The feeling they generate - a sensation in the muscles of mouth and throat - is as tactile as eating, and as sensuous. Listen to this: 'Oh, Mrs Turner is a sight cutting the grass on a hot afternoon in June] She climbs into an ancient pair of shorts and ties on her halter top and wedges her feet into crepe-soled sandals and covers her red-grey frizz with Gord's old golf cap - Gord is dead now, ten years ago, a seizure on a Saturday night while winding the mantle clock.'
If you look at the last nine words of the quotation, you can see how the o-a-i-i-i-a-o pattern rounds the sentence off like a curve on a Chippendale chair. Carol Shields is the opposite of the Duchess in Alice - 'Take care of the sense, and the sounds will take care of themselves' - for it is the sound that drives the sense through all these stories.
On the face of it, this collection draws on nothing but the quotidian lives of the people of Winnipeg and the Chicago suburbs, people who might find themselves outside the temple of the Golden Pavilion or in the Musee de Cluny, but who are only there on a visit and will go back home to the daily realities of boilers and sewing machines and sick relatives and Mini-Marts, and prepare to face their loves and losses and deaths.
Yet Shields's sentences transmute base metal into gold: the choice of incident and image often seems determined by the sound, and the result is poetic and memorable. Lists take on grotesque, beautiful qualities in passages like this: 'Into her care they could safely put the shame of their ancient bunions, their blue-black swollen ankles, their blistered heels. . .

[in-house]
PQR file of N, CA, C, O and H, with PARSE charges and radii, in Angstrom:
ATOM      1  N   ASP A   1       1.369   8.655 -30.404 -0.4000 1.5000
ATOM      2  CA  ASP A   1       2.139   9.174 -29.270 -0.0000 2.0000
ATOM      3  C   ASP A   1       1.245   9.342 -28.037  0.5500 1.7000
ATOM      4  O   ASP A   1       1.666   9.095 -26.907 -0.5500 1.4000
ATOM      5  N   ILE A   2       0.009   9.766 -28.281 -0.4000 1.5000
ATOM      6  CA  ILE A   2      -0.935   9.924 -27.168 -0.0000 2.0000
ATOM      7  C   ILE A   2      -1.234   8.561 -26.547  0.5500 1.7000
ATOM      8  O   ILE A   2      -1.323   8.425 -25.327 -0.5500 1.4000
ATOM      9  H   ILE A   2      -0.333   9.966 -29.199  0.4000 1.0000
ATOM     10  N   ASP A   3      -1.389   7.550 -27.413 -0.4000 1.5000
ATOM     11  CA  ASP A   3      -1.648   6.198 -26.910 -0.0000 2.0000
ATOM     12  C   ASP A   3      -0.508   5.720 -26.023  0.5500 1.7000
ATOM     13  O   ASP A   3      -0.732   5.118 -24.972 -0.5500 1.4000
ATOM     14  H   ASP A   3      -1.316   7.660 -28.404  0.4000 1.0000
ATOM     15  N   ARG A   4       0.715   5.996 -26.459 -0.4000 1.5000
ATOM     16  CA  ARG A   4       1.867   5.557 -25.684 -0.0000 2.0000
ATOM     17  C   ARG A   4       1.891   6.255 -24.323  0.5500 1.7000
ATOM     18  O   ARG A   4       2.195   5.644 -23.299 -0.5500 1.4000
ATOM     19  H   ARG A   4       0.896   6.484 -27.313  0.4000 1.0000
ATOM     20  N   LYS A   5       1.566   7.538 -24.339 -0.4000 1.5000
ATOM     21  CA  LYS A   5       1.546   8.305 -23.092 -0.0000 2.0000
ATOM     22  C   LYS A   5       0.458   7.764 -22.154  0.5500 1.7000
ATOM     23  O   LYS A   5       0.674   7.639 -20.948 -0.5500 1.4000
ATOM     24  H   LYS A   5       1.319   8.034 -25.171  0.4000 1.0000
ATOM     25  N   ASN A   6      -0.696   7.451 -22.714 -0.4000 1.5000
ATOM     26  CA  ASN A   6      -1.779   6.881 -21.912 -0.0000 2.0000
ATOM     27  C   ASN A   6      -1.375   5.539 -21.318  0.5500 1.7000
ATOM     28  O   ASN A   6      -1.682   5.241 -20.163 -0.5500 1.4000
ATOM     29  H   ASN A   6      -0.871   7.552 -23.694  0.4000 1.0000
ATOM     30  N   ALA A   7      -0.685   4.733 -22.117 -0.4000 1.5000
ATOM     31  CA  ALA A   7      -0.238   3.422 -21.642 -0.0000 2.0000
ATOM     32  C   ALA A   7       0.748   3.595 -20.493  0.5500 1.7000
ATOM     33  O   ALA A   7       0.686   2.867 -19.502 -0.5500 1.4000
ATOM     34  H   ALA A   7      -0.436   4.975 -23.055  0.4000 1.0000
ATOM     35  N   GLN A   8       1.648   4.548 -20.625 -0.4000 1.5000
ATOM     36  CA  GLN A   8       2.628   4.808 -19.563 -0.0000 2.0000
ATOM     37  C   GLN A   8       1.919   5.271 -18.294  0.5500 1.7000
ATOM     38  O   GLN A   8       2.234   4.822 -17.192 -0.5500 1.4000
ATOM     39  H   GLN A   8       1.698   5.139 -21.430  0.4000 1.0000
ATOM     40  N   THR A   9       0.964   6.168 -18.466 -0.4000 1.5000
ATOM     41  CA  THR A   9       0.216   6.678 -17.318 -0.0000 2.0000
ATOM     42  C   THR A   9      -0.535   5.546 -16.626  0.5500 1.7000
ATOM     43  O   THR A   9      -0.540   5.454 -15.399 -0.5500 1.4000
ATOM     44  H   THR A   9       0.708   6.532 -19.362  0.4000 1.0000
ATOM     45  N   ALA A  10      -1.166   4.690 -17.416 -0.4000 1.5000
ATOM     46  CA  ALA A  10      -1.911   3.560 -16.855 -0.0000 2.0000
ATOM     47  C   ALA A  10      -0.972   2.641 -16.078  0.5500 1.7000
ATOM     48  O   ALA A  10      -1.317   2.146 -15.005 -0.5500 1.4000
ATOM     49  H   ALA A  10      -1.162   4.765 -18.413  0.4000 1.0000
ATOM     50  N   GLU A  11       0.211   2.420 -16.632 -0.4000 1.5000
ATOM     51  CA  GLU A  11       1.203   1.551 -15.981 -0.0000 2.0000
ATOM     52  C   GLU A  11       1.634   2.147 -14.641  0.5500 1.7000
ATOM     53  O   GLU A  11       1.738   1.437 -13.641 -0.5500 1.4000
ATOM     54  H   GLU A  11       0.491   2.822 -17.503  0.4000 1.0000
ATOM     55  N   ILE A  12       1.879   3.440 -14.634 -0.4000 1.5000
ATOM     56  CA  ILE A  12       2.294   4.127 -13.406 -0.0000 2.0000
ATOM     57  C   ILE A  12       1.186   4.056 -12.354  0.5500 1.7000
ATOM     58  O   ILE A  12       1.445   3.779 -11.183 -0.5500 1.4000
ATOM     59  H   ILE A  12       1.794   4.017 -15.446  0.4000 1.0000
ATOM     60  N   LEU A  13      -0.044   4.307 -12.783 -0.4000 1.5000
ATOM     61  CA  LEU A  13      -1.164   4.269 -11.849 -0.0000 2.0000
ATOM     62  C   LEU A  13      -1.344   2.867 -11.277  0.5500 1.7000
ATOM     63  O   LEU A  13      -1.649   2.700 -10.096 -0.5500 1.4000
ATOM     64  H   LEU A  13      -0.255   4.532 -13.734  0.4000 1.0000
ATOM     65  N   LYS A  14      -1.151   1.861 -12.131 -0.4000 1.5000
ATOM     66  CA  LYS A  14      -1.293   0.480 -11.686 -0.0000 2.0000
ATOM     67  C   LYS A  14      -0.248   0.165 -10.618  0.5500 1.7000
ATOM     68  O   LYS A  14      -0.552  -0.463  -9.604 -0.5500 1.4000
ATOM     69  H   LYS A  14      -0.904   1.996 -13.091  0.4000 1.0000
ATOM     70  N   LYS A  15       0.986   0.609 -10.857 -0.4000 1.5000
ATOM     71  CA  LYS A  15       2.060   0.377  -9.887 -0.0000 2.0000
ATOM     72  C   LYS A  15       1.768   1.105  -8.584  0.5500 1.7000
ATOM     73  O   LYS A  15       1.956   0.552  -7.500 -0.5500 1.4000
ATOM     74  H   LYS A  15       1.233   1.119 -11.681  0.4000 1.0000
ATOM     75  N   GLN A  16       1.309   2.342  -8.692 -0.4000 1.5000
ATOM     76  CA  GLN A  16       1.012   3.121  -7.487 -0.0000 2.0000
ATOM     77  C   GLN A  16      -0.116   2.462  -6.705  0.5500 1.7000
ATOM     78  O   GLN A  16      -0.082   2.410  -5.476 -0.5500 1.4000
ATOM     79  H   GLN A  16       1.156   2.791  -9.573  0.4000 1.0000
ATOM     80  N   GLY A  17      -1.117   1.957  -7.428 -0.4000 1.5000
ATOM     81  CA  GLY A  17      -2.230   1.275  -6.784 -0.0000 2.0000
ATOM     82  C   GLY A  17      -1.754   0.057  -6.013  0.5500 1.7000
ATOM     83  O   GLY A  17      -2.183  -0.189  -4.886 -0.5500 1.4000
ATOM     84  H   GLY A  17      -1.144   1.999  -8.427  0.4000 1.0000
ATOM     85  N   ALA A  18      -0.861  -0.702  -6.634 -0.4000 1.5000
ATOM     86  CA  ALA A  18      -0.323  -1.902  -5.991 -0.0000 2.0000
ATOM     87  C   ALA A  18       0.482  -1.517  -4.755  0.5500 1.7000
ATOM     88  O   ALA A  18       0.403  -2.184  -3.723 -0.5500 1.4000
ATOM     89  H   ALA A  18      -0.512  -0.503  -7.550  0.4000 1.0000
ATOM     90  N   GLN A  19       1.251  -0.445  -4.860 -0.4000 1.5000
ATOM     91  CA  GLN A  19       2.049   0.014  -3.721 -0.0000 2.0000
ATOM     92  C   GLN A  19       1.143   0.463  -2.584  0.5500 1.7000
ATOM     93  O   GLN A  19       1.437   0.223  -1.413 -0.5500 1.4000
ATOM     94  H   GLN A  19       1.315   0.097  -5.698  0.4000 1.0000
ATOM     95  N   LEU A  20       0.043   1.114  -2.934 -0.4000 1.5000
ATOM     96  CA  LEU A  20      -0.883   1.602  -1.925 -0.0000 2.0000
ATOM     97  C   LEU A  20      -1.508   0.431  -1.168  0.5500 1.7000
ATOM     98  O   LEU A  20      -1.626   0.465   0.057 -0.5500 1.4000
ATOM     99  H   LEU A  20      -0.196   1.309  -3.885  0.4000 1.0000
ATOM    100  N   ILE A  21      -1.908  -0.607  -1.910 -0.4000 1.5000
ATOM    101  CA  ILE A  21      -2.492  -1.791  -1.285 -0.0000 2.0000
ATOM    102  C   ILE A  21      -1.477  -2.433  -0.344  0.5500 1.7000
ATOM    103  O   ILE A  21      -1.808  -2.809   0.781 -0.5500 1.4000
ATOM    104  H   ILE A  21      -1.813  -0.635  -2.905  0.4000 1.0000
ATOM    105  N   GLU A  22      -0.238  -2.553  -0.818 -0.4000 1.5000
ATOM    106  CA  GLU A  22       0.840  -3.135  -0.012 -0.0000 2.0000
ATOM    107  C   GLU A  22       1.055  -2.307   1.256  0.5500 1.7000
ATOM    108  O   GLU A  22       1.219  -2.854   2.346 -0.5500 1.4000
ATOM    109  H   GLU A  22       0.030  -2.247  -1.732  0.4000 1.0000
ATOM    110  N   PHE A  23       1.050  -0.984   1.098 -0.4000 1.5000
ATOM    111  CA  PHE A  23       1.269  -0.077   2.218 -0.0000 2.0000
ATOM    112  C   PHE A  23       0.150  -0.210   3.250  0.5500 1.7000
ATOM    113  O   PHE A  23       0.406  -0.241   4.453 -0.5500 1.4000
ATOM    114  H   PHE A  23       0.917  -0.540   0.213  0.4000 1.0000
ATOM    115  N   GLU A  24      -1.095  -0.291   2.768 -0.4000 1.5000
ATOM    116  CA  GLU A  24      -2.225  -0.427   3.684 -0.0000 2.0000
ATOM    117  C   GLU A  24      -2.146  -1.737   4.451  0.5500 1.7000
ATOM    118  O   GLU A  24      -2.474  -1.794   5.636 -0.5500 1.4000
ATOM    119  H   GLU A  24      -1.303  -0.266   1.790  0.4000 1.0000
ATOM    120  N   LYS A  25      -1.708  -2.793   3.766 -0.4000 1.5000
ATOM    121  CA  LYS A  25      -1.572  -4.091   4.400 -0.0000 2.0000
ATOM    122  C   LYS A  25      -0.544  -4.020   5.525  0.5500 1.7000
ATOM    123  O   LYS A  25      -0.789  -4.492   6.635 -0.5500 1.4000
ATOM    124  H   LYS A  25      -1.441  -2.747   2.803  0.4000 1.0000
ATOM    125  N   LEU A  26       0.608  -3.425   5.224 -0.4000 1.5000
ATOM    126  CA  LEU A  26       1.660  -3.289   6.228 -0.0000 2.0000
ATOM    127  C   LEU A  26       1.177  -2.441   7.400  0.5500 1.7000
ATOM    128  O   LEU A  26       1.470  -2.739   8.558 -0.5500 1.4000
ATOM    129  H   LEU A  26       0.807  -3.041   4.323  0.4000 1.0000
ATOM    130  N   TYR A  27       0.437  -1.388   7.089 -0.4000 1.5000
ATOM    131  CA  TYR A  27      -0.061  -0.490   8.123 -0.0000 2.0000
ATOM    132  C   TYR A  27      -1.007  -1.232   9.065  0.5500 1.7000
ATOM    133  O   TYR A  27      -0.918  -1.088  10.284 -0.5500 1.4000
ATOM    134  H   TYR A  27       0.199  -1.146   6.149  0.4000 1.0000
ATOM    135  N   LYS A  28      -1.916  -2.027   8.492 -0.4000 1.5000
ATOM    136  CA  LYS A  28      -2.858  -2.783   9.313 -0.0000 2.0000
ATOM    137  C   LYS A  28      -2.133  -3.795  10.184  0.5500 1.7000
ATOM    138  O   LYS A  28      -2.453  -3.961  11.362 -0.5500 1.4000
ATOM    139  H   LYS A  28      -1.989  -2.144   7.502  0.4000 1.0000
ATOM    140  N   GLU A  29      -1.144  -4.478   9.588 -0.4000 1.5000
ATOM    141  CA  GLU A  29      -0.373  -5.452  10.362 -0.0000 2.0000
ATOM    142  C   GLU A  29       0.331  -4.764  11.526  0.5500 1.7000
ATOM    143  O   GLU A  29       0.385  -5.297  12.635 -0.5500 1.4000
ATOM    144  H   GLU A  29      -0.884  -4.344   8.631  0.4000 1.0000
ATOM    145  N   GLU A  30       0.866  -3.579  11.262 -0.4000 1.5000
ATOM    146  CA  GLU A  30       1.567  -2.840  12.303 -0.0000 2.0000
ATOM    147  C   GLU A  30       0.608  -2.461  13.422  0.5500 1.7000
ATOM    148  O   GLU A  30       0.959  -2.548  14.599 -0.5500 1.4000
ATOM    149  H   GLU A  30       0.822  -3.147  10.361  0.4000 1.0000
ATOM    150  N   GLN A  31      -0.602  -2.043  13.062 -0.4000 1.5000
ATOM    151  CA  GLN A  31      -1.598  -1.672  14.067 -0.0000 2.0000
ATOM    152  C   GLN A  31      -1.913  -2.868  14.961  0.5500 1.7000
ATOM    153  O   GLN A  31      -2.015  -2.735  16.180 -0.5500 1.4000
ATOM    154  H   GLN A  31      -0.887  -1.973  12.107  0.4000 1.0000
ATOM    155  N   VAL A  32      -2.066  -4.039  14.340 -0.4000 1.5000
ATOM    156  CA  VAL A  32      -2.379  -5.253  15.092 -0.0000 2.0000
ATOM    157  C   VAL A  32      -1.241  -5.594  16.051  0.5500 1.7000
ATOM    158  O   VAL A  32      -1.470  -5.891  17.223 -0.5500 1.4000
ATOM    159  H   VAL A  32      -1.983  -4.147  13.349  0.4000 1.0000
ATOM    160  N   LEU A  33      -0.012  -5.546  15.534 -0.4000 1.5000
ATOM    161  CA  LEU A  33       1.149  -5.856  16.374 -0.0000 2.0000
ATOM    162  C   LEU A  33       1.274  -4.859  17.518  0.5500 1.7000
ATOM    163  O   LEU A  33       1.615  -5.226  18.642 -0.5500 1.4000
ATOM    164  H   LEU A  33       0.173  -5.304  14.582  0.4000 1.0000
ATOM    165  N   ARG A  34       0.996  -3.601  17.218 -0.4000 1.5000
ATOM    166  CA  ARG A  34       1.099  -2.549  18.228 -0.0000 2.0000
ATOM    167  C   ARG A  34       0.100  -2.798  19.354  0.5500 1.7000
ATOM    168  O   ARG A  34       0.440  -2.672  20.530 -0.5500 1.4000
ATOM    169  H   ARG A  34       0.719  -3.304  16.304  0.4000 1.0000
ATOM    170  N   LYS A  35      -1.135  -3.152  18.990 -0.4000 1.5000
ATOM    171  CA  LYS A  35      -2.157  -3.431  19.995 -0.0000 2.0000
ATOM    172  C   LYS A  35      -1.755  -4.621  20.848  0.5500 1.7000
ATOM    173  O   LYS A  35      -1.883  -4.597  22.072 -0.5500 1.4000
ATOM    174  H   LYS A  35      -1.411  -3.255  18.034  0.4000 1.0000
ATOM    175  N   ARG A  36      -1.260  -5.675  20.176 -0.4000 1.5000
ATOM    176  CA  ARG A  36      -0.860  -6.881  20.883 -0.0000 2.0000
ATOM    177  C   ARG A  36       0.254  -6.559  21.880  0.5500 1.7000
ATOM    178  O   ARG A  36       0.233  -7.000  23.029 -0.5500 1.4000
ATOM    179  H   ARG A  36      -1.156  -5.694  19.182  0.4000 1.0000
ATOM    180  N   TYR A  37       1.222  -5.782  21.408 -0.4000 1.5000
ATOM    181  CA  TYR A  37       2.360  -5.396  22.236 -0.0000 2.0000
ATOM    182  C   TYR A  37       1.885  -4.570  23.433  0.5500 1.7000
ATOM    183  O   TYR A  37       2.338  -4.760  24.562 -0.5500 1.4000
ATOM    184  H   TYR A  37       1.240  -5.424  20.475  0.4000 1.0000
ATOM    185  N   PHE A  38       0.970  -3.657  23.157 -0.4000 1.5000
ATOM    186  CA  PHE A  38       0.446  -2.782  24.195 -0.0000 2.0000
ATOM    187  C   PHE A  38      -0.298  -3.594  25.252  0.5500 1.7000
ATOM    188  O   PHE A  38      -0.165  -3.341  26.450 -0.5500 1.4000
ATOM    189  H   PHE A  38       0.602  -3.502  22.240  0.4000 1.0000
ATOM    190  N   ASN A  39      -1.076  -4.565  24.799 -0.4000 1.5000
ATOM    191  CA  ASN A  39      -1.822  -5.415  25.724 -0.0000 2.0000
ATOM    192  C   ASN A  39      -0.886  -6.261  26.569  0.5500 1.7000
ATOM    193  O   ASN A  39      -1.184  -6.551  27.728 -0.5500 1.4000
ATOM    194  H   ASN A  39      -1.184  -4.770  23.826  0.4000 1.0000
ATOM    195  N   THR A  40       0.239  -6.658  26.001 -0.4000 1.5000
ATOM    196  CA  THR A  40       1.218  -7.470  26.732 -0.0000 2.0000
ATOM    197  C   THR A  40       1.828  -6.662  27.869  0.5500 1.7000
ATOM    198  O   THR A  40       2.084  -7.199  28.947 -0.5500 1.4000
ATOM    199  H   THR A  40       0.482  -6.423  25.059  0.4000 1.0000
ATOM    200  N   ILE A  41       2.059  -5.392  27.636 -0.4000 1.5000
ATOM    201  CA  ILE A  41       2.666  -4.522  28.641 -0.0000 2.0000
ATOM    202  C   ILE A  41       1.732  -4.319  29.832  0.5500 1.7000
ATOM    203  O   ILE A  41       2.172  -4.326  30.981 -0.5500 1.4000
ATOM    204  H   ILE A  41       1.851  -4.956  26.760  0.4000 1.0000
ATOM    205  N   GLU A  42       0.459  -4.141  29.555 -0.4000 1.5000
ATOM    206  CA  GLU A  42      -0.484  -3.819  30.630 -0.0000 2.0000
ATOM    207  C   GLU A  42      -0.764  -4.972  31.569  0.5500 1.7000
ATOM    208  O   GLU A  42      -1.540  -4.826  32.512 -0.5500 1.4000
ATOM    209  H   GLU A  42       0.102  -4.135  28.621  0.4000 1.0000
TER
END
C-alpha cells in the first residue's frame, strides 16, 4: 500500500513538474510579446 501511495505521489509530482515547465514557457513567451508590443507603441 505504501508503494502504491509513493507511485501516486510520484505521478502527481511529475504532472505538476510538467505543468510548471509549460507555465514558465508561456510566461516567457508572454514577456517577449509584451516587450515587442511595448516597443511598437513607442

the rasp of old calluses, the yellowness of soles, the damp dishonour attached to foot odour, foot foulness, foot obloquy, foot ignominy.'
The title story is a series of variations on the theme of coincidence (rhyme and assonance are a kind of coincidence, too), with wondrous similarities of names, dreams, parrots, bridges and paragraphs of prose bringing a strangeness to the everyday that runs in a less obviously structured manner through the rest of the stories, and through her other works such as The Stone Diaries, which was shortlisted for last year's Booker Prize.
In this story, Mrs Turner and her sisters sally forth to Kyoto, and offend a professor by the contrast they present to the beauties of the golden pavilion: he puts them in a poem, satirising them wickedly, but it is Mrs Turner who wins, by seeing that the point about Japan is that the 'cats and dogs, fences and bicycles and telephone poles' are much as they were at home; 'it is amazing, she thinks, that she can understand so much of the world and that it comes to her as easily as bars of music floating out of a radio.' And that is how these stories themselves come across.
In one of the stories, a widow takes a job demonstrating the Jiffy-Sure-Slicer for Kitchen Kult. She turns out to be remarkably qood at it, but is even better at noticing details like the pink shell on her boss's desk: it's there to make him happy. These stories will stay on my desk, and for the same reason.Reuse content